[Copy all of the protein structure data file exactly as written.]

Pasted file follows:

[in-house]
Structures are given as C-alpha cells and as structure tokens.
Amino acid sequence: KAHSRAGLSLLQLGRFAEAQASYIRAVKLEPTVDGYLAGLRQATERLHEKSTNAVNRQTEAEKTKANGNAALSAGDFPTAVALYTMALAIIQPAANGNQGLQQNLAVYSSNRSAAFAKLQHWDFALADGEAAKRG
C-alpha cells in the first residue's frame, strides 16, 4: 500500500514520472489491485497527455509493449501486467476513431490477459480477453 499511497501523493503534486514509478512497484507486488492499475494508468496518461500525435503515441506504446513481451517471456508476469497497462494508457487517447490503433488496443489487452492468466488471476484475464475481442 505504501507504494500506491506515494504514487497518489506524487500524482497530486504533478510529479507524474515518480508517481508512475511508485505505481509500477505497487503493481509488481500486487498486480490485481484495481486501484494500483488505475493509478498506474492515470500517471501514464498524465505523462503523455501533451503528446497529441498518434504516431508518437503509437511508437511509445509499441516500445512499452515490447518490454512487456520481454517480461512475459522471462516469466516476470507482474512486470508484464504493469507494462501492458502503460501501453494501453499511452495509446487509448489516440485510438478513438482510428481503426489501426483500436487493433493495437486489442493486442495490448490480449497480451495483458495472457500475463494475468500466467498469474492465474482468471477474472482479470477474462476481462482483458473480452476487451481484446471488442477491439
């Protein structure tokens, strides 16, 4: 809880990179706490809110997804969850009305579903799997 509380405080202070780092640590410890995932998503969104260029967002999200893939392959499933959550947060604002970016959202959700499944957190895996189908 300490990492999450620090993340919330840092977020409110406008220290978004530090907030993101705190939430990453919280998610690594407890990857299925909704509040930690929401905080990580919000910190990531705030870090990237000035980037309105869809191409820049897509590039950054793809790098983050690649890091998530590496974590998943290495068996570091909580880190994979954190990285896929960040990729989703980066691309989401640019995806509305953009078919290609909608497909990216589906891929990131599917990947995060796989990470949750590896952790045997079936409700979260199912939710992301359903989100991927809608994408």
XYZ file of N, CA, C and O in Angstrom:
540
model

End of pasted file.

[in-house]
Structures are given as C-alpha cells and as structure tokens.
Amino acid sequence: KAHSRAGLSLLQLGRFAEAQASYIRAVKLEPTVDGYLAGLRQATERLHEKSTNAVNRQTEAEKTKANGNAALSAGDFPTAVALYTMALAIIQPAANGNQGLQQNLAVYSSNRSAAFAKLQHWDFALADGEAAKRG
C-alpha cells in the first residue's frame, strides 16, 4: 500500500514520472489491485497527455509493449501486467476513431490477459480477453 499511497501523493503534486514509478512497484507486488492499475494508468496518461500525435503515441506504446513481451517471456508476469497497462494508457487517447490503433488496443489487452492468466488471476484475464475481442 505504501507504494500506491506515494504514487497518489506524487500524482497530486504533478510529479507524474515518480508517481508512475511508485505505481509500477505497487503493481509488481500486487498486480490485481484495481486501484494500483488505475493509478498506474492515470500517471501514464498524465505523462503523455501533451503528446497529441498518434504516431508518437503509437511508437511509445509499441516500445512499452515490447518490454512487456520481454517480461512475459522471462516469466516476470507482474512486470508484464504493469507494462501492458502503460501501453494501453499511452495509446487509448489516440485510438478513438482510428481503426489501426483500436487493433493495437486489442493486442495490448490480449497480451495483458495472457500475463494475468500466467498469474492465474482468471477474472482479470477474462476481462482483458473480452476487451481484446471488442477491439
């Protein structure tokens, strides 16, 4: 809880990179706490809110997804969850009305579903799997 509380405080202070780092640590410890995932998503969104260029967002999200893939392959499933959550947060604002970016959202959700499944957190895996189908 300490990492999450620090993340919330840092977020409110406008220290978004530090907030993101705190939430990453919280998610690594407890990857299925909704509040930690929401905080990580919000910190990531705030870090990237000035980037309105869809191409820049897509590039950054793809790098983050690649890091998530590496974590998943290495068996570091909580880190994979954190990285896929960040990729989703980066691309989401640019995806509305953009078919290609909608497909990216589906891929990131599917990947995060796989990470949750590896952790045997079936409700979260199912939710992301359903989100991927809608994408």
XYZ file of N, CA, C and O in Angstrom:
540
model